The narrative of all three novels and one shorty story collection features a rotating cast of characters. Some of them are living, some of them are dead, and some of them are in-between. Almost all of them are people of color, and numerous characters fall all over the LGBT spectrum. The setting is Brooklyn, but not the part of Brooklyn most living folk can see. The sprawling narrative initially centers on the half-dead protagonist Carlos Delacruz and his missions for the Council of the Dead, then the second book changes things up by adding the points of view for both Kia Summers and Reza Villalobos. Throughout all of it, Older has his finger on the pulse of each of his characters. He knows what makes each of them tick, and translates their uniqueness and vibrancy beautifully on the page. And it’s his talent for doing this that makes the series so compelling.

Half-Resurrection Blues is the first book of the series chronologically, though it was written after most of the stories in Salsa Nocturna. The story moves at a lightning-quick pace. The only point-of-view character is the half-dead Carlos Delacruz, who has no memory of his life before his death. The book sets up a nice vibe reminiscent of classic X-Files; with with our protagonists working as investigators for the nefarious and untrustworthy Council of the Dead. The most prominent queer character is Baba Eddie Machado, the owner of Baba Eddie’s Botanica who is described as a “consummate santero extraordinaire.” As one of the living characters in the book, he is able to see and interact with the dead. He is also an expert on spiritual matters and plays a pivotal role in keeping Carlos half-alive. His sexuality is indicated by the presence of his husband, Russell, and is but one aspect of his radiant and powerful presence throughout the series. When you’re dealing with an ancient, half-dead sorcerer who literally wants to open the gates of hell, Baba Eddie is a good ally to have on your side.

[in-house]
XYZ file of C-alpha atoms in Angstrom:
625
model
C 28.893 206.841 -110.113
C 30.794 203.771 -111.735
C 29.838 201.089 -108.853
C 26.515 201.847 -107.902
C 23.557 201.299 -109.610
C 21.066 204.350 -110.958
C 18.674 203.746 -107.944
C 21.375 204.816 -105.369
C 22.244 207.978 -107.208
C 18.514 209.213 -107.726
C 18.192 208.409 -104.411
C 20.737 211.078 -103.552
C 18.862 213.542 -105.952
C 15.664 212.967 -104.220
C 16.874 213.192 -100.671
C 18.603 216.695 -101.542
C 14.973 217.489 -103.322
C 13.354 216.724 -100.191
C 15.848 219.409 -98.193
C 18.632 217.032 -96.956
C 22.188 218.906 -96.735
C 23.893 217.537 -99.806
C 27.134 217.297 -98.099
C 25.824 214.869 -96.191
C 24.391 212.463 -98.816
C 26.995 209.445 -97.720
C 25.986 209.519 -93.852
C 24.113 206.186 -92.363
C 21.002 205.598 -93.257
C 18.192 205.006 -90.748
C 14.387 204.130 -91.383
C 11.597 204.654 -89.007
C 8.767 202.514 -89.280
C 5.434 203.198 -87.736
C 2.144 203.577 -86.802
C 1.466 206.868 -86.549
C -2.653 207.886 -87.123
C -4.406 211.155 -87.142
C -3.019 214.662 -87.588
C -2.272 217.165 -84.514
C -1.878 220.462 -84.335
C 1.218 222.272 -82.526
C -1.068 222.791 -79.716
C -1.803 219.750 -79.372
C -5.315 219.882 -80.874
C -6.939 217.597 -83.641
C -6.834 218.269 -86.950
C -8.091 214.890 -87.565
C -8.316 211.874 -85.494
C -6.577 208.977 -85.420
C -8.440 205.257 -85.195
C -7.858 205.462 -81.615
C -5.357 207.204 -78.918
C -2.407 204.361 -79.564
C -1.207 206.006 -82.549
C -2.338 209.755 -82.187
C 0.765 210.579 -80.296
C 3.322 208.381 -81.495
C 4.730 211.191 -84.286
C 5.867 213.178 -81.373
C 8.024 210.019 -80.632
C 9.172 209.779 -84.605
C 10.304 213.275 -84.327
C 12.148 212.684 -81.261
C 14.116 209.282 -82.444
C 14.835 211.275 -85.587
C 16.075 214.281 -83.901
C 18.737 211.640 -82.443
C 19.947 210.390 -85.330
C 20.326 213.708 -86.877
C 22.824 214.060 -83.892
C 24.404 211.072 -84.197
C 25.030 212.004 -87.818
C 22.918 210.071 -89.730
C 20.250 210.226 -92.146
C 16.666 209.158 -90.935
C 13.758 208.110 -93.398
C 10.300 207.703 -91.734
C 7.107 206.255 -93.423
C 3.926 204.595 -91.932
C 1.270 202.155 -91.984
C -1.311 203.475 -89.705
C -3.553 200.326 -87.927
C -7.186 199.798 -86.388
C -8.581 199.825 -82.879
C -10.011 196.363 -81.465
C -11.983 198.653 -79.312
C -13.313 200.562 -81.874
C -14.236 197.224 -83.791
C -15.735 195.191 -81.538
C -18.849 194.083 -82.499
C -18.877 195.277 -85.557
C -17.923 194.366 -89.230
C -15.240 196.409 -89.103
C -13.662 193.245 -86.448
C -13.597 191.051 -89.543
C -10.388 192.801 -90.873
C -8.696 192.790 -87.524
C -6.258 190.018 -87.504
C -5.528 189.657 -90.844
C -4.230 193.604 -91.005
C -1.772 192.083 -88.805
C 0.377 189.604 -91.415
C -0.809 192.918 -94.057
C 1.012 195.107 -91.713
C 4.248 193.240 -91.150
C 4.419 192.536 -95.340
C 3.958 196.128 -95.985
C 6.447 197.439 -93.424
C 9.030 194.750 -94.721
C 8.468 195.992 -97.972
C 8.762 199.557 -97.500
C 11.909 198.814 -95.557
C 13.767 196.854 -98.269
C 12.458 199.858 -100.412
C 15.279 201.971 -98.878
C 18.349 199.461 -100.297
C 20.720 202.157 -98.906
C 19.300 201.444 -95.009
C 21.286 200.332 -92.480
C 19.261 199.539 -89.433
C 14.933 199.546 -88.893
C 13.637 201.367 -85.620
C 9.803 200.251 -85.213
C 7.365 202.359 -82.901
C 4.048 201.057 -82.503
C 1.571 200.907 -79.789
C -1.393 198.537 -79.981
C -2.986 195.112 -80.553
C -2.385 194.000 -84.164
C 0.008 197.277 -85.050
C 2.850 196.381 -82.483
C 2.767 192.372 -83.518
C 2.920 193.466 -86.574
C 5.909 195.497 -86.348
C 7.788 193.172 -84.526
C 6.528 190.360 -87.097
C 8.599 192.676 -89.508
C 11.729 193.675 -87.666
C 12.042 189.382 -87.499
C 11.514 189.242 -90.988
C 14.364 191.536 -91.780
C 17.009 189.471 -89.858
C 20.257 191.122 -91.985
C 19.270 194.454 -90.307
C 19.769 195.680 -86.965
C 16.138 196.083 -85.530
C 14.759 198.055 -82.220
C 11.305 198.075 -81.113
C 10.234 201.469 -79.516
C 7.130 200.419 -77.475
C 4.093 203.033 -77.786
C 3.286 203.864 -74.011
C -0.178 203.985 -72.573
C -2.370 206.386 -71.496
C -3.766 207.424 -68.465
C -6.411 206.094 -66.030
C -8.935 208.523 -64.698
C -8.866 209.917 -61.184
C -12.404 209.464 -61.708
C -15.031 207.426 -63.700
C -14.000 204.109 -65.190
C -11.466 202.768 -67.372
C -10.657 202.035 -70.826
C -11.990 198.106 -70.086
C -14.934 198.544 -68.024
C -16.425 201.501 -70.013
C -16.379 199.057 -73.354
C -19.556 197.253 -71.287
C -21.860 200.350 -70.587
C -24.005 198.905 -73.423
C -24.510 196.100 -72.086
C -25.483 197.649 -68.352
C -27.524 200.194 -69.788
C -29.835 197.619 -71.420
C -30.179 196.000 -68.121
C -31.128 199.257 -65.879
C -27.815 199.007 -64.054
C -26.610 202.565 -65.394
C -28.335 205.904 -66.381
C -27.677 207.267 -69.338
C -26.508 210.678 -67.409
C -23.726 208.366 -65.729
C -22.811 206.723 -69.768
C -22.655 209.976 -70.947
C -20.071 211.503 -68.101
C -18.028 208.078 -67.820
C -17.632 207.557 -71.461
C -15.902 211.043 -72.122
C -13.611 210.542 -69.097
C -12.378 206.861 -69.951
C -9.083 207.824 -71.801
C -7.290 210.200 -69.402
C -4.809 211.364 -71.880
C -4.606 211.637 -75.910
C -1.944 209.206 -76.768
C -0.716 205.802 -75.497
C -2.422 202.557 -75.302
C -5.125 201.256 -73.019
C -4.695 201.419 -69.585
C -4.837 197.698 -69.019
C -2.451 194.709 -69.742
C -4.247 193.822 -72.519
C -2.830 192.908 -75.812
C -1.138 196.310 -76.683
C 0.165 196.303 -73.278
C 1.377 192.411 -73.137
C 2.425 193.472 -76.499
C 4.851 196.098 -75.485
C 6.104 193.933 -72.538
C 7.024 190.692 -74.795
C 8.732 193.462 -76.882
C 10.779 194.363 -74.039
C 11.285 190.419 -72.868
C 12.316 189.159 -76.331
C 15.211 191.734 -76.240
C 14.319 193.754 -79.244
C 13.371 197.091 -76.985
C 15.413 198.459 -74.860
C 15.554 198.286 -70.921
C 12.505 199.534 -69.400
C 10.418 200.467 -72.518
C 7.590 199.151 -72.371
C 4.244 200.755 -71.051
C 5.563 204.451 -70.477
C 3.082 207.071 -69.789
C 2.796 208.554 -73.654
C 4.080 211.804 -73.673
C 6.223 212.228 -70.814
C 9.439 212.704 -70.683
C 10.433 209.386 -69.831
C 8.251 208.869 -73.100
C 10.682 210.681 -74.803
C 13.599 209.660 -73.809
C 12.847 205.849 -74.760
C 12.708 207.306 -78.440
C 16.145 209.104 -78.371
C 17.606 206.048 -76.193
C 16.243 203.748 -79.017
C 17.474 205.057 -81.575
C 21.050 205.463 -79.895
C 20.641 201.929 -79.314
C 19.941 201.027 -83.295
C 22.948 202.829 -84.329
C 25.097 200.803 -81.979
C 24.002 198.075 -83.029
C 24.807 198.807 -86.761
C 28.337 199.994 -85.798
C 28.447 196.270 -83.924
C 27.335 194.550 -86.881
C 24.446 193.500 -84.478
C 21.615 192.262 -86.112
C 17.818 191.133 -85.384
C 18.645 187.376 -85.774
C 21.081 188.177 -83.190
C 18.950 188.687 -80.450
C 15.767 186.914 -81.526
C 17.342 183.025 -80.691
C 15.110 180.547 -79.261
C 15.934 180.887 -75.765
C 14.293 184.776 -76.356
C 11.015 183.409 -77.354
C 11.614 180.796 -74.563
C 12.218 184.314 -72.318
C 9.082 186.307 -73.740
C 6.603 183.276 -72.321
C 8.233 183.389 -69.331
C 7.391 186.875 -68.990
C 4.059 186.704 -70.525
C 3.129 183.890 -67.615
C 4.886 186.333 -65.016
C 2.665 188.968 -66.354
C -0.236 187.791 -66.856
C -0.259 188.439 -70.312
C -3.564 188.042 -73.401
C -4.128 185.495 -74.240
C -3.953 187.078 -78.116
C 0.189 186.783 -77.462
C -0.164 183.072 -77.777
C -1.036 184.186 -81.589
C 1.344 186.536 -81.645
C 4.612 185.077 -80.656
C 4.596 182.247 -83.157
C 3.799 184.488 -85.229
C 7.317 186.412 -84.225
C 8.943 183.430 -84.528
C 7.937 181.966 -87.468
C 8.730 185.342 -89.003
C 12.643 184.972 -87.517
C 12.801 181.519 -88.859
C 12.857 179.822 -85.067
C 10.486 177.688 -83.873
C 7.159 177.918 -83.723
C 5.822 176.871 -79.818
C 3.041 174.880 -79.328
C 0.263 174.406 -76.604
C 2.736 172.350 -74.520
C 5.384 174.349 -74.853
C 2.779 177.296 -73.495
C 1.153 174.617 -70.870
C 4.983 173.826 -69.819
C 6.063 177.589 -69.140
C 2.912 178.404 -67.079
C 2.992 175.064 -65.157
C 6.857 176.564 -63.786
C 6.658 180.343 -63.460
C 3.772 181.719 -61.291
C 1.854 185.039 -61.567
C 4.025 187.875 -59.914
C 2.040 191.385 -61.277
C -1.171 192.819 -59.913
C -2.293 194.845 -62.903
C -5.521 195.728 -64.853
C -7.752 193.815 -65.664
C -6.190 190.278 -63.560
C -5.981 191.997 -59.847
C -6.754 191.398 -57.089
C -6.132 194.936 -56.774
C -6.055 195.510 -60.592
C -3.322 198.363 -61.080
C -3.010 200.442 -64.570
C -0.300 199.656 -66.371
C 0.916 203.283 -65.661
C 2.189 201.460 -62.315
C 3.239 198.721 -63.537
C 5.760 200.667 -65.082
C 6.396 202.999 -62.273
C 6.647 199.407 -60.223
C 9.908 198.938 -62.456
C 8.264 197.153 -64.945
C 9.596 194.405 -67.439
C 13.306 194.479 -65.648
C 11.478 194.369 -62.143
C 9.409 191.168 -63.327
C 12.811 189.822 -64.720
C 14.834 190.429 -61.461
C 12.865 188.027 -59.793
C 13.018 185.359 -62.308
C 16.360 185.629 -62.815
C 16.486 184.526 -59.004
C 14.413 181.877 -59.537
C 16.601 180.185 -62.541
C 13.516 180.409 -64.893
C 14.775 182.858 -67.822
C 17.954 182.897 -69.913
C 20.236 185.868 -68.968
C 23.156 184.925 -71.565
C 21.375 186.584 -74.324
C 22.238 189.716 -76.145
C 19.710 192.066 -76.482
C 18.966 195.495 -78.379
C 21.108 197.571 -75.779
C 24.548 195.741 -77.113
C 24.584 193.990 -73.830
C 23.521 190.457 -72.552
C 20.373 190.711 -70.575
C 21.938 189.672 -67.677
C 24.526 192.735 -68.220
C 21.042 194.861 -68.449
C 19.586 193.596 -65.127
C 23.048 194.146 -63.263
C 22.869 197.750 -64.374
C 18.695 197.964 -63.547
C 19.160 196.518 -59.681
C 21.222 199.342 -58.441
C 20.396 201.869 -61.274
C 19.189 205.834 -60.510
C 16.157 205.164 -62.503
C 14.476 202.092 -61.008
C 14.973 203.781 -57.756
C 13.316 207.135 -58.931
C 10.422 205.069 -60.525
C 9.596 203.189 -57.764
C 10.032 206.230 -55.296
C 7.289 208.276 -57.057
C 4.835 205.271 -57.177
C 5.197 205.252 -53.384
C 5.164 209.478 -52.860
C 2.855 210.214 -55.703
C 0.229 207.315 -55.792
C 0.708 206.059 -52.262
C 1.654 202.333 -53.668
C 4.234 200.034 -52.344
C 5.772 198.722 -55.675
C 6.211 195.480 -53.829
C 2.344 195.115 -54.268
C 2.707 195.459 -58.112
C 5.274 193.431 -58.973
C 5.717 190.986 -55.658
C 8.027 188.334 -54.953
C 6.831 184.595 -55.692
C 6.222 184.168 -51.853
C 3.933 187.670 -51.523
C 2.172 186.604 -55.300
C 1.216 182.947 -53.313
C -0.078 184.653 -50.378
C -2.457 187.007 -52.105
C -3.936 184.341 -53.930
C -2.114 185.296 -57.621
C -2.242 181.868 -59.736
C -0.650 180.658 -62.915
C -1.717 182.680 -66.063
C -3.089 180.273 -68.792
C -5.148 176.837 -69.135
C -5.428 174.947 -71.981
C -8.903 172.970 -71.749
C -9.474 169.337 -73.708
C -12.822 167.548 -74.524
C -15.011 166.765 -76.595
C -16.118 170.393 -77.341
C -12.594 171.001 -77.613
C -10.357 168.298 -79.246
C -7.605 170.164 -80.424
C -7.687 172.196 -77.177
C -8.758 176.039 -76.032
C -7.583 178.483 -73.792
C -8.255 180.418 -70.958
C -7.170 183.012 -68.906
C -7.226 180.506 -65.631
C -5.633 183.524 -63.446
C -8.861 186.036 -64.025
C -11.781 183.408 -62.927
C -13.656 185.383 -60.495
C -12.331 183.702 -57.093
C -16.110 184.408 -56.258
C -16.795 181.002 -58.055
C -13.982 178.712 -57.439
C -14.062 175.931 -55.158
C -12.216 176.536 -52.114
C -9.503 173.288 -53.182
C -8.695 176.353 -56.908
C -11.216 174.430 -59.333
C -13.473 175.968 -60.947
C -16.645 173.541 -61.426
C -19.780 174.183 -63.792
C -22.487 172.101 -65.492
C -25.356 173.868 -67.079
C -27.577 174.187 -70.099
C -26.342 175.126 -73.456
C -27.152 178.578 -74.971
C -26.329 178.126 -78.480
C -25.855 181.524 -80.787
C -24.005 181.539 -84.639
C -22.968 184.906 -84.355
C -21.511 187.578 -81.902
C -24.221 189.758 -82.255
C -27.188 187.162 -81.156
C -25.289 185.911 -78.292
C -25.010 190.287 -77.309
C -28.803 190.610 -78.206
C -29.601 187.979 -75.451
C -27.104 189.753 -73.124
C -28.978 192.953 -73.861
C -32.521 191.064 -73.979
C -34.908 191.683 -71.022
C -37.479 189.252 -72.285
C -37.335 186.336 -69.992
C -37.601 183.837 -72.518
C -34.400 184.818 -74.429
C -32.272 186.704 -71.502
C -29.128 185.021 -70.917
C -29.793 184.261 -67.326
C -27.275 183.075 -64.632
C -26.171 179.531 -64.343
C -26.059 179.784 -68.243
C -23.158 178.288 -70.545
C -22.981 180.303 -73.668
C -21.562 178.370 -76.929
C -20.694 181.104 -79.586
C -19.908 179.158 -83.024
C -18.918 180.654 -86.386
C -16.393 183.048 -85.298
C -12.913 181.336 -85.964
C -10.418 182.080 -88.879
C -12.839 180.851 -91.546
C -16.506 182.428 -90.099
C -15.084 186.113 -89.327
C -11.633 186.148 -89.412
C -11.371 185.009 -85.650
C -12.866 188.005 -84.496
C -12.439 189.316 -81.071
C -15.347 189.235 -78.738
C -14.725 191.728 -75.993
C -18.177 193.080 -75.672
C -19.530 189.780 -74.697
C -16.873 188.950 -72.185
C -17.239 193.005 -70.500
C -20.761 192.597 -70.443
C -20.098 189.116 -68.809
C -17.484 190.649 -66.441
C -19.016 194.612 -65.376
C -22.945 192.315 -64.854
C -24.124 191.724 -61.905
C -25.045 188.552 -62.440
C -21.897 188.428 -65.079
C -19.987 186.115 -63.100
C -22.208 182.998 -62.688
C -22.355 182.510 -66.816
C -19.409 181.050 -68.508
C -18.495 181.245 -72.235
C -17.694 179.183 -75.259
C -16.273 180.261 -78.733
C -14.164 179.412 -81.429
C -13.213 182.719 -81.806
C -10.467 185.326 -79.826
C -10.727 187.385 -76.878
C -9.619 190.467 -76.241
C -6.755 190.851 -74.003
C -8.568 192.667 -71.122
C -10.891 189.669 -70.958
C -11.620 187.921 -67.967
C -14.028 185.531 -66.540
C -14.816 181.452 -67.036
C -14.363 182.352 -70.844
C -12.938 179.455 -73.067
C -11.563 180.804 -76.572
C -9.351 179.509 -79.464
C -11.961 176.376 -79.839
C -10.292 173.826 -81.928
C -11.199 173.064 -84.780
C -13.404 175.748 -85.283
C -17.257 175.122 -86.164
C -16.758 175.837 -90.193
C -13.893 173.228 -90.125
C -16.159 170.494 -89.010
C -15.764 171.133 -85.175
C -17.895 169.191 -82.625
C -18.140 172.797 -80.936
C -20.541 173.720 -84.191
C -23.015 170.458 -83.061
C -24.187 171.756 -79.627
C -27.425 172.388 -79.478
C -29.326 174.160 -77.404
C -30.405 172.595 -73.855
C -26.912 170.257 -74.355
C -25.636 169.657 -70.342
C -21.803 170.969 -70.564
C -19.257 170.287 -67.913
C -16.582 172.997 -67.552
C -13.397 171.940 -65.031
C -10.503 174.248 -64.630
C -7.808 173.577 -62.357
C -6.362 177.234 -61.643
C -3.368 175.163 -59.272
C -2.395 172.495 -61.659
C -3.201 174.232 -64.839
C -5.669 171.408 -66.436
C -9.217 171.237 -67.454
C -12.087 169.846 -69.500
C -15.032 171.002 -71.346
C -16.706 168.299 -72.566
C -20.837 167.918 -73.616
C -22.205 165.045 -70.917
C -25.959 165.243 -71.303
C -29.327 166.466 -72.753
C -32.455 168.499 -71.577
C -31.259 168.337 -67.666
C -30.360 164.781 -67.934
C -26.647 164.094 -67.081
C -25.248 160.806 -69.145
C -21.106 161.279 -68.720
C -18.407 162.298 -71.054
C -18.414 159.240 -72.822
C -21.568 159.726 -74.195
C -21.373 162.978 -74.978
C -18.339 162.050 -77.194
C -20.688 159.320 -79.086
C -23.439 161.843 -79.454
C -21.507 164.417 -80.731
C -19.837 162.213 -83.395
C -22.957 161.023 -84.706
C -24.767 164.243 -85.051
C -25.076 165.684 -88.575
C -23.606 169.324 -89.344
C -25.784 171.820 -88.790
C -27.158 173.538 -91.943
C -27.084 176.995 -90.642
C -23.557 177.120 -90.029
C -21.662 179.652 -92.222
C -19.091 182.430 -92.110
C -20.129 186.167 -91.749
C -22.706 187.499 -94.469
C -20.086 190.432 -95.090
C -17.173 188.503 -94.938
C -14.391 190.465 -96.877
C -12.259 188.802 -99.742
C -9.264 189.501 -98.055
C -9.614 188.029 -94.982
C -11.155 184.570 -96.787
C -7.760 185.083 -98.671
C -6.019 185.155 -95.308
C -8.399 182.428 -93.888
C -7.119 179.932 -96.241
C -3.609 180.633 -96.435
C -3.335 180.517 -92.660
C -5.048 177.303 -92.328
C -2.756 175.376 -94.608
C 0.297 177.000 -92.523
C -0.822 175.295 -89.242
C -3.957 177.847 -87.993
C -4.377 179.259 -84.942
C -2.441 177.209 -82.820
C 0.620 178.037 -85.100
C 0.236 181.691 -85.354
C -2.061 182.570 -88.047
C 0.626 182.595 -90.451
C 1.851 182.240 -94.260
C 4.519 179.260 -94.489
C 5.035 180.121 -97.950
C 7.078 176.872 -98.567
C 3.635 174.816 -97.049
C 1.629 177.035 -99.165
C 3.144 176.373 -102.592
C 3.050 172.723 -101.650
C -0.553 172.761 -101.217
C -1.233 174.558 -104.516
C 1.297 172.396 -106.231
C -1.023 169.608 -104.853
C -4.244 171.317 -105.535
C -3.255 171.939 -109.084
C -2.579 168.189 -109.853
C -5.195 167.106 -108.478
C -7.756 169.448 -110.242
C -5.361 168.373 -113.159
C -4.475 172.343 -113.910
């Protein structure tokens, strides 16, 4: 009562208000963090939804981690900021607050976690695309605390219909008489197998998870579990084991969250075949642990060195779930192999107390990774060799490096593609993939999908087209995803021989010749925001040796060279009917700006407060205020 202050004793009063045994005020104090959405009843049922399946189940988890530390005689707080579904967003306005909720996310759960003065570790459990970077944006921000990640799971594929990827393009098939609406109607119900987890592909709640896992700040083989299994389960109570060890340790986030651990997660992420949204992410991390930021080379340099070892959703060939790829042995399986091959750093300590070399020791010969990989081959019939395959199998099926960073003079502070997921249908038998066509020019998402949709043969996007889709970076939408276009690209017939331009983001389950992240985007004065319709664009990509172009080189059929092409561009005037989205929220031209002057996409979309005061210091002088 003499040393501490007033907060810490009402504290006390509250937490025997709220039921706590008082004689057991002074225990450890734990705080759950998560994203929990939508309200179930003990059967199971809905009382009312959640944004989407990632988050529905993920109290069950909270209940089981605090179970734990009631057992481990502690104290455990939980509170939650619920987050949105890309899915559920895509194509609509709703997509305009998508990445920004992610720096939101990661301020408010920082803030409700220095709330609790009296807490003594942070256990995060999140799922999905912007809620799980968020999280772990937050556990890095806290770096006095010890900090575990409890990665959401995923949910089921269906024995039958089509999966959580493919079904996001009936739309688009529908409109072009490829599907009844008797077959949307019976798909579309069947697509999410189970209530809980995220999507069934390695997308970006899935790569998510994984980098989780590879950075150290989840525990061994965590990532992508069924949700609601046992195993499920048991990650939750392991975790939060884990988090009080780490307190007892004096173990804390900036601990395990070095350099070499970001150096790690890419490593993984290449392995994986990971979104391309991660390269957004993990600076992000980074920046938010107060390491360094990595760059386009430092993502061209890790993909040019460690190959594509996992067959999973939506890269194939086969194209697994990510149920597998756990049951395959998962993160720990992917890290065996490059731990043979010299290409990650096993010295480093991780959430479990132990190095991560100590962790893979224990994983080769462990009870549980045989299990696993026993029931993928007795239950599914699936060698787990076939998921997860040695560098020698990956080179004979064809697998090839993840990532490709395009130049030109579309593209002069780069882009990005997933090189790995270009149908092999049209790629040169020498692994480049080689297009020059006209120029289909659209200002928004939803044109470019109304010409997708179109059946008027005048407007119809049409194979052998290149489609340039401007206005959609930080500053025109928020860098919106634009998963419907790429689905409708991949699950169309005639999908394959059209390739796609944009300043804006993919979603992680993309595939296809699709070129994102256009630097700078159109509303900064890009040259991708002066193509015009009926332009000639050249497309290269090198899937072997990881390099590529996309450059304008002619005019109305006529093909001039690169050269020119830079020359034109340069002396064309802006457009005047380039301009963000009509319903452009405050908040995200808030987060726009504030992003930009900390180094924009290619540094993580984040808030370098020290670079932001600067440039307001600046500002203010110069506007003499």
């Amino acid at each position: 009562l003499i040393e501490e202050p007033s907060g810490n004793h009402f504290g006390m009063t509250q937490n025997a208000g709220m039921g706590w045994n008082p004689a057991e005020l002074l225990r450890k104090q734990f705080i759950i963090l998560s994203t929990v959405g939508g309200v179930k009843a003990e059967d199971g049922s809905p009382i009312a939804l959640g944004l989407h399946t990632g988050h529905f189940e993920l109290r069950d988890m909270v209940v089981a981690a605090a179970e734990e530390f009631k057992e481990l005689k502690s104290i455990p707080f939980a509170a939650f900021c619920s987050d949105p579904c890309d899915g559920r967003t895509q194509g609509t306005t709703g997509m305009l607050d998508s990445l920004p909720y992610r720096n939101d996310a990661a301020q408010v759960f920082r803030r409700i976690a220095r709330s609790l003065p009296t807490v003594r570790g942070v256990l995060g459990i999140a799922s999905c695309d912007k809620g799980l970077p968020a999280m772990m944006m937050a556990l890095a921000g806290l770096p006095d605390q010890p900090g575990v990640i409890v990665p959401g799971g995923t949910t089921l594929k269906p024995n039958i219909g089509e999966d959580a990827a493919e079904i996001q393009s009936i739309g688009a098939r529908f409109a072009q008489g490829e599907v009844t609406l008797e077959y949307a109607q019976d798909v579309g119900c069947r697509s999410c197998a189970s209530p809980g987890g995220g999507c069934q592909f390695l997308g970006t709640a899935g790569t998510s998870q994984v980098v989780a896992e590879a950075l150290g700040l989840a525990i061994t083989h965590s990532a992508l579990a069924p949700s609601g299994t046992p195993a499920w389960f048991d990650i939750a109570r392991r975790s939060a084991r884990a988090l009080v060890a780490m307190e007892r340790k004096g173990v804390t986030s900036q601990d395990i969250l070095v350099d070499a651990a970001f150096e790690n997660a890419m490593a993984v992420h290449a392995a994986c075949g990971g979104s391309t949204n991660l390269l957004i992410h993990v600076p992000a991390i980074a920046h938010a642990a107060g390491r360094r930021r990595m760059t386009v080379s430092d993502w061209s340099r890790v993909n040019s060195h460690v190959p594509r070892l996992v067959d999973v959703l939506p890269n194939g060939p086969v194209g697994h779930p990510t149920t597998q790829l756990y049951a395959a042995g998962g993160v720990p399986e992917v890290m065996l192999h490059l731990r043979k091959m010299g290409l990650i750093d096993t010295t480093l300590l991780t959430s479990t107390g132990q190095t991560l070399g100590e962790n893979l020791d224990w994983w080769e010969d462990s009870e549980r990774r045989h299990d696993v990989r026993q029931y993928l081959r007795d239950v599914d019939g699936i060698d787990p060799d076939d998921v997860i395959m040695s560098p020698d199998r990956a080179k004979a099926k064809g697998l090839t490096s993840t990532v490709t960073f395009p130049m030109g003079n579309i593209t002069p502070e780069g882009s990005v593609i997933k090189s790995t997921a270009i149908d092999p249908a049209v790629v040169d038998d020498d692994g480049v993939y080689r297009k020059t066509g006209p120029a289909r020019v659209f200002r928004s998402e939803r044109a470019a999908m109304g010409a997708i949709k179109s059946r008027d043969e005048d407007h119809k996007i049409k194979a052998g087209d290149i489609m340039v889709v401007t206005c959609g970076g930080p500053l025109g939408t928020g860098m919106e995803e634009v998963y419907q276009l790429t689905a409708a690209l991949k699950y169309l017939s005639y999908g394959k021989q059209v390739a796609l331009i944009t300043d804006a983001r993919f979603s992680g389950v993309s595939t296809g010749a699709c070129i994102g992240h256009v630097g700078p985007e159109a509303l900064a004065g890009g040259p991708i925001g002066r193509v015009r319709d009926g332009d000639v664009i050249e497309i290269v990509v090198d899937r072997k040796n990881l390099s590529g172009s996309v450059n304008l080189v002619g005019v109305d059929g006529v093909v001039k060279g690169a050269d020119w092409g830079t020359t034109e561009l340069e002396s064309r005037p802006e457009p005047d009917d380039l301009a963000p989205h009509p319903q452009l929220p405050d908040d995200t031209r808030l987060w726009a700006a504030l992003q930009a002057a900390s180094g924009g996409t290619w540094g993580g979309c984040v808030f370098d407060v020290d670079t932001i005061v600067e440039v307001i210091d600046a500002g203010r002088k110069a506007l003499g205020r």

Midnight Taxi Tango is my favorite of the series. Call it Bone Street’s Empire Strikes Back. Carlos is still a protagonist, but we also get the addition of Kia Summers (who appears on the cover) and Reza Villalobos as POV characters. While Kia herself is not initially presented as a queer character, her missing (and initially presumed dead) cousin Gio is. As Gio’s story is told, at first through Kia’s memories and then his own words, he becomes an integral part of the story. Kia remembers her older cousin as an passionate, anime-loving ballet dancer. After witnessing his high school crush get abducted by demons with pink cockroaches for skin, he disappeared. Seven years later, Gio returns with disturbing news: the roach demons are back and they want him and Kia dead.

Then there’s Reza. Reza works as a muscle protecting sex workers for the illegal side business of a legitimate of a car service in Brooklyn. When the book opens, she is dealing with fresh grief over the mysterious disappearance of her partner Angie. After Angie’s death is confirmed and linked to the same pink roach demons, Reza’s story quickly becomes intertwined with that of Kia, Gio, and Carlos. One factor distinguishing her from her co-protagonists, Reza’s story is one of revenge. She’s been through some shit, and has survived by following a simple philosophy: never be out-gunned. I absolutely loved every Reza chapter, and would strongly advocate for her to get her own spin-off series.